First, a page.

A quick recap of the collapse: the Arecibo dish was designed to reflect incoming radio radiation to collectors that hung from a massive, 900-ton instrument package that was suspended above it. The suspension system was supported by three reinforced concrete towers that held cables that were anchored farther from the dish, looped over the towers, and then continued on to the platform itself. Failure of these cables eventually led to the platform dropping into the dish below it.
[…]The video of that collapse comes from a monitoring system put in place in the wake of the cable failures. Due to the danger of further cable breaks, the NSF had instituted no-go zones around each of the three towers that supported the cables. With no personnel allowed to get close enough to inspect the cables, the staff started monitoring them using daily drone flights, one of which was in progress during the collapse. In addition, a video camera was installed on top of the visitor’s center, which had a clear view of the instrument platform and one of the support towers.
Lessons of a successful electronic business—an interview with Chas Gilmore, former Heath executive.
For those of you who do not know or remember, Heath Company was the largest kit company in the world. Heath designed and put practically every type of electronic product into kit form. Its products, called Heathkits, were exceptionally popular and many are still in use today.
Over the years, Electronic Design has published many Heathkit-related articles and blogs. Recently, I had a chance to talk with Chas Gilmore, who was a Heath executive. For those of you who fondly remember Heathkit and miss its products, here’s a look back at this amazing company and the lessons it offers.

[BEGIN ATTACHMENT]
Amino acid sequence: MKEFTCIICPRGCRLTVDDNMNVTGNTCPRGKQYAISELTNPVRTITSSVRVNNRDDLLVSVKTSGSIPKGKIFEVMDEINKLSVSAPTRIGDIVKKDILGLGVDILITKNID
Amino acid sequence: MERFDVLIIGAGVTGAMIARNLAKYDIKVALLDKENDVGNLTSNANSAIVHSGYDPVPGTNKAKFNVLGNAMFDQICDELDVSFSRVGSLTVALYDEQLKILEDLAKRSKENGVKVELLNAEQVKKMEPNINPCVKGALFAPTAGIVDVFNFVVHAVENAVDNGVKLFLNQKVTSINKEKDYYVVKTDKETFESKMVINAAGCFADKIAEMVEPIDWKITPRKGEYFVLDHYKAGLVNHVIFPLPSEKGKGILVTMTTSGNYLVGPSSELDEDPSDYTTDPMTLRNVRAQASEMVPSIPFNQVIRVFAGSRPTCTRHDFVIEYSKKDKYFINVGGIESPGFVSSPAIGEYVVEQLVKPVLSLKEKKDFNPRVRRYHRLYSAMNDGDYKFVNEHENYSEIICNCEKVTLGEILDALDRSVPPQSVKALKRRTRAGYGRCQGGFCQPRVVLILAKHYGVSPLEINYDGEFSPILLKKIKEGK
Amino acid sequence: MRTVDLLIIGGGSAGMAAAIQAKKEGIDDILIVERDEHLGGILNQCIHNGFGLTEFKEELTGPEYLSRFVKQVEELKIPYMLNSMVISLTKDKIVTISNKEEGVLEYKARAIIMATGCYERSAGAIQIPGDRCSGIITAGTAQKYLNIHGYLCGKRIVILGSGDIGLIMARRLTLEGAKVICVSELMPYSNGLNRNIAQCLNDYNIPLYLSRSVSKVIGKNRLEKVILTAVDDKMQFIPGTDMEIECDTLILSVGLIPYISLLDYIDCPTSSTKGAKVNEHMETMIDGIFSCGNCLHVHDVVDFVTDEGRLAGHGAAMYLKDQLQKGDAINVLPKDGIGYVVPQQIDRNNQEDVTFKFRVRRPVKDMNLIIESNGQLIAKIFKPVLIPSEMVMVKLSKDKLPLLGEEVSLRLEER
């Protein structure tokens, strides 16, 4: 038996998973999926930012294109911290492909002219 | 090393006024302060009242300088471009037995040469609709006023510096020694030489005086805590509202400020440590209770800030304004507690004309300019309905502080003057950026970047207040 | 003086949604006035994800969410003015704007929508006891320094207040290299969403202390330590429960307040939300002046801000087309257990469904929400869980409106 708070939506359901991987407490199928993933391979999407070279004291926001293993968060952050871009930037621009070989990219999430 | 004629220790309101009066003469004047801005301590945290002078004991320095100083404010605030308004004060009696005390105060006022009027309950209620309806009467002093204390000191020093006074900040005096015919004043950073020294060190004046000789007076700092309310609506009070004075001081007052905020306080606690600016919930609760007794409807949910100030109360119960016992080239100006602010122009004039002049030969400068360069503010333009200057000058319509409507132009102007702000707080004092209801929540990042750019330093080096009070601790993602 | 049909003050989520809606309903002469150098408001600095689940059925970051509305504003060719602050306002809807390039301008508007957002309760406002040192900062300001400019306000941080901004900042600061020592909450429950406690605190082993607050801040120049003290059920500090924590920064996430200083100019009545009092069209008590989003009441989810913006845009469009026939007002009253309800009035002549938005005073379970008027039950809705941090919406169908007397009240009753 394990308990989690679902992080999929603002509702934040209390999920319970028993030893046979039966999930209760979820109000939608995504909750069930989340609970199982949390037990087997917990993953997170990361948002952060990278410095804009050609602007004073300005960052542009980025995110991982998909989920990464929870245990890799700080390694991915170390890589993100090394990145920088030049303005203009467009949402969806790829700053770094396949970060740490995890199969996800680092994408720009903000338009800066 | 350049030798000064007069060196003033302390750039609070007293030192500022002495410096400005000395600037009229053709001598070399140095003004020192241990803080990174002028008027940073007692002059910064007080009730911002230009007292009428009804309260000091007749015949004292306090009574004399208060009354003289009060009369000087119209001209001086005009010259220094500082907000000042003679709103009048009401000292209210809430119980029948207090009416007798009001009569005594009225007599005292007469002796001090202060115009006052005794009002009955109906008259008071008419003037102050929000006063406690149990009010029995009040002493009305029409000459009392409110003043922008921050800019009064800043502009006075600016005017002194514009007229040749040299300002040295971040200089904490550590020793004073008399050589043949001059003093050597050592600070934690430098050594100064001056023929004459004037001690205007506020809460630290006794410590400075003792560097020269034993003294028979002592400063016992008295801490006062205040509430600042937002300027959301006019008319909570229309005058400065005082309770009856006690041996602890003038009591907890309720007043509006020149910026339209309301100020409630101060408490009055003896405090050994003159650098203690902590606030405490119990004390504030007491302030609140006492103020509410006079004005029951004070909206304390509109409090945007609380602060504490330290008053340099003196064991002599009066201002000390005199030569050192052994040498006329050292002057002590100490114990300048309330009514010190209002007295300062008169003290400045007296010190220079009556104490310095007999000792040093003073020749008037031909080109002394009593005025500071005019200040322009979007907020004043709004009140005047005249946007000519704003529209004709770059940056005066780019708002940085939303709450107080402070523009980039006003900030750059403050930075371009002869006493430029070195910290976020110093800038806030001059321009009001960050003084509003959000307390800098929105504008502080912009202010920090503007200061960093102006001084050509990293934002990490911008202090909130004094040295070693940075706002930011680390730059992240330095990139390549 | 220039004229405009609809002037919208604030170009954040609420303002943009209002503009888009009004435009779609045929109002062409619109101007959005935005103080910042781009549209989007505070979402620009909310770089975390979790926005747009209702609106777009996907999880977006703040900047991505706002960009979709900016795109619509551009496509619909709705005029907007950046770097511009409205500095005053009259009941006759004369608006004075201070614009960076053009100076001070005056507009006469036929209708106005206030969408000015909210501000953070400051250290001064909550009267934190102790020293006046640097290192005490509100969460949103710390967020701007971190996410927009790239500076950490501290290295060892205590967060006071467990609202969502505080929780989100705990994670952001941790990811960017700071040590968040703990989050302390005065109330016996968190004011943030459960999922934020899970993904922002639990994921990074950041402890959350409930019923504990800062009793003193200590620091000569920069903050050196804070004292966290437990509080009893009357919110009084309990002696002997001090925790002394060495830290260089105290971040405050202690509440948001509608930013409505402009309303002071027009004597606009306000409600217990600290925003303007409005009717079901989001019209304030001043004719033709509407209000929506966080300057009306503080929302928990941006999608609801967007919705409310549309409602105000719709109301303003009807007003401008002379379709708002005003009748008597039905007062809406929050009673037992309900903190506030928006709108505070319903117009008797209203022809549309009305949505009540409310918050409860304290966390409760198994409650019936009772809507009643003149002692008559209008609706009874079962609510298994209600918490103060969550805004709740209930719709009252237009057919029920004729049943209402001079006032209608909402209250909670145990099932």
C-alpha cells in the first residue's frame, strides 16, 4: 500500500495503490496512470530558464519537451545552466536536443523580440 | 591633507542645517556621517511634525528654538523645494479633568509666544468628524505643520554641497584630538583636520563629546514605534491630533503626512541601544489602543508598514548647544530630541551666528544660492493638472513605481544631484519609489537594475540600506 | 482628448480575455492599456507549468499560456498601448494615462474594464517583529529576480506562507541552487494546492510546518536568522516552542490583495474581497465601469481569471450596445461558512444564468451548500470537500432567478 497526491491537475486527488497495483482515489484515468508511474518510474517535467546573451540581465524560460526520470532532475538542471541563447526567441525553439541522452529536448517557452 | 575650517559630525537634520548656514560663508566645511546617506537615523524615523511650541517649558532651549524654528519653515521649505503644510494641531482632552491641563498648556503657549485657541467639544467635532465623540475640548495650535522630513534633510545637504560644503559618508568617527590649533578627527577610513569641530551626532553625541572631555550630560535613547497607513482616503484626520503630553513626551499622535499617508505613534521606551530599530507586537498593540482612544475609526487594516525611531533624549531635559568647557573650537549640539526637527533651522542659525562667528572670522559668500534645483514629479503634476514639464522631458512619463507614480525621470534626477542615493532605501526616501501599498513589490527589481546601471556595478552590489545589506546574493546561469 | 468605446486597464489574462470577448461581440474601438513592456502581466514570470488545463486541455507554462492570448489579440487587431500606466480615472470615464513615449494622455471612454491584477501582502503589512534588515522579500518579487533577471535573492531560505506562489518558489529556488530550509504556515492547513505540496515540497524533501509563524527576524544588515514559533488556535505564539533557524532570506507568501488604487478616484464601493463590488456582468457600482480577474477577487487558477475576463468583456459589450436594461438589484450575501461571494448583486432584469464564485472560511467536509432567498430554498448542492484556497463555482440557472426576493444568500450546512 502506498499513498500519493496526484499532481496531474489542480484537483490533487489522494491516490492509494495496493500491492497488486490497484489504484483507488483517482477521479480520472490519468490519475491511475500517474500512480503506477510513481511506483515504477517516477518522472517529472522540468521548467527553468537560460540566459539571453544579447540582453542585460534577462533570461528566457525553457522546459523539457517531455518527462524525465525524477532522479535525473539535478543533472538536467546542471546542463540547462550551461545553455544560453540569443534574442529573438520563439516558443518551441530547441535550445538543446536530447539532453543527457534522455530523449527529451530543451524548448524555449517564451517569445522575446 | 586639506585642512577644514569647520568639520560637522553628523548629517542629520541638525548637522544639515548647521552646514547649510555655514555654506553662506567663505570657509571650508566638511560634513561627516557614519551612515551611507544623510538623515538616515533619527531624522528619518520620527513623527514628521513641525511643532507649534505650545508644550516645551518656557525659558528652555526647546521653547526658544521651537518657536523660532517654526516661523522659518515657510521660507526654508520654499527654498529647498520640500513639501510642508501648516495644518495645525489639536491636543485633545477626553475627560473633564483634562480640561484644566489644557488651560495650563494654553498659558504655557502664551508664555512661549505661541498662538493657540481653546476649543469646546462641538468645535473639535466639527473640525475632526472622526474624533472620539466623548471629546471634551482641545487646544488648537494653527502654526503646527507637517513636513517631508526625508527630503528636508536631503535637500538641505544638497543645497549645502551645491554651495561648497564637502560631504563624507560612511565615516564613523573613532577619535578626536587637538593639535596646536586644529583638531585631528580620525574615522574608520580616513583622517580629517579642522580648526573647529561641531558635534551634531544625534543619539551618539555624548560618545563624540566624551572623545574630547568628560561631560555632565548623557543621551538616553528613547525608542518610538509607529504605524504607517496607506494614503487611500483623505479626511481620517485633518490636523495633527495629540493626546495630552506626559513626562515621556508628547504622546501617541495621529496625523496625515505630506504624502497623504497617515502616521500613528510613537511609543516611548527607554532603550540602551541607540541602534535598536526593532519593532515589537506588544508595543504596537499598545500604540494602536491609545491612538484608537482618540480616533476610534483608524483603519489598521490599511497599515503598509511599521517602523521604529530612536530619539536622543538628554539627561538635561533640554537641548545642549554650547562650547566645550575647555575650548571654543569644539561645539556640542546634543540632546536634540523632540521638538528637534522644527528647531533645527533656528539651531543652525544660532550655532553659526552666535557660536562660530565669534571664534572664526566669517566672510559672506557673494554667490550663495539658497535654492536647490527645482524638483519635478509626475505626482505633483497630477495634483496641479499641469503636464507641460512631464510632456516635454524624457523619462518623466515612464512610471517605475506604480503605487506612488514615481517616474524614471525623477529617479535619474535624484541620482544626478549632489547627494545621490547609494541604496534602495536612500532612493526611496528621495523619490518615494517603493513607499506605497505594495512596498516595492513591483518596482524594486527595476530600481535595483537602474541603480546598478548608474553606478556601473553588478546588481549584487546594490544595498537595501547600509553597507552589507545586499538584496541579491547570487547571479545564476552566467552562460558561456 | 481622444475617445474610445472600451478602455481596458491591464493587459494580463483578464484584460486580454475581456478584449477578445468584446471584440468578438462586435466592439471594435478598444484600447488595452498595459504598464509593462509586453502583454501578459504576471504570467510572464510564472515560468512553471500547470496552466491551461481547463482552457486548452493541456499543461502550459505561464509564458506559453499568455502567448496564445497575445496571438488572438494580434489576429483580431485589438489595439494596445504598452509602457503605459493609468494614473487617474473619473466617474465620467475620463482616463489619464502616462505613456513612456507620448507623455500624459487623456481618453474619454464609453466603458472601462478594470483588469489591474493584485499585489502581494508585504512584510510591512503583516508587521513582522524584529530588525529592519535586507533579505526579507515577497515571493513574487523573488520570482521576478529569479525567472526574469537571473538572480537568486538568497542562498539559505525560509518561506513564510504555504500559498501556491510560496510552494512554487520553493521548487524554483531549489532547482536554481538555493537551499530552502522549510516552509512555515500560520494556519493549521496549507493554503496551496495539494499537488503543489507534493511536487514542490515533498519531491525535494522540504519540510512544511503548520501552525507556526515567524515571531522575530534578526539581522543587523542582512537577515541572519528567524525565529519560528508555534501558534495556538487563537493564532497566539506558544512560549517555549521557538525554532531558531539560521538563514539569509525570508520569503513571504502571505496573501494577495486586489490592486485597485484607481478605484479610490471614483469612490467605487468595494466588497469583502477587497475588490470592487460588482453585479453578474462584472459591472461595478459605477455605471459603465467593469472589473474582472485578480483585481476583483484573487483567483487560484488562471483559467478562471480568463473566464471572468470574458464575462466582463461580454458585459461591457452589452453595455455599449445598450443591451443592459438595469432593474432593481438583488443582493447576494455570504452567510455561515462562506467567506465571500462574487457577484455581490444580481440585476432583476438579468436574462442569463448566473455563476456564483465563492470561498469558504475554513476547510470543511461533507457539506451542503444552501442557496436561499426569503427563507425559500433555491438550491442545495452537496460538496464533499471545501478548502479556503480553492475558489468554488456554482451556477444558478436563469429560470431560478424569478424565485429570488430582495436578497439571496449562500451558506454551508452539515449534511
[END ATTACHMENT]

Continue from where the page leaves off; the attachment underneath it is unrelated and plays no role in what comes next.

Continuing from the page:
Chas, what was your affiliation with Heath?
A recent physics graduate, I joined Heath in 1966 as an engineer in the Scientific Instruments department. This was a new group designing laboratory instruments supporting the Malmstadt/Enke, Electronics for Scientists program. The kit business was making great strides.
The audio department was about to introduce the AR-15 FM receiver/amplifier. It had rave reviews, putting Heath in the top tier of the Audio/HiFi market. At the same time, the Ham (amateur radio) department was updating the phenomenally successful SB-line of an HF SSB receiver, transmitter, and transceiver, and modernizing the popular $99 single-band SSB transceiver line[…]
Found this interesting series at Radioworld called “Radio at 100”. It is 29 different articles about the history of broadcasting in the USA. A lot of your readers might enjoy these; https://www.radioworld.com/tag/radio-at-100
Another great series at Radioworld that your readers might be interested in “Roots of Radio”:
Amateur radio licensees and candidates will have to provide the FCC with an email address on applications, effective sometime in mid-2021.
If no email address is included, the FCC may dismiss the application as defective.
The FCC is fully transitioning to electronic correspondence and will no longer print or provide wireless licensees with hard-copy authorizations or registrations by mail.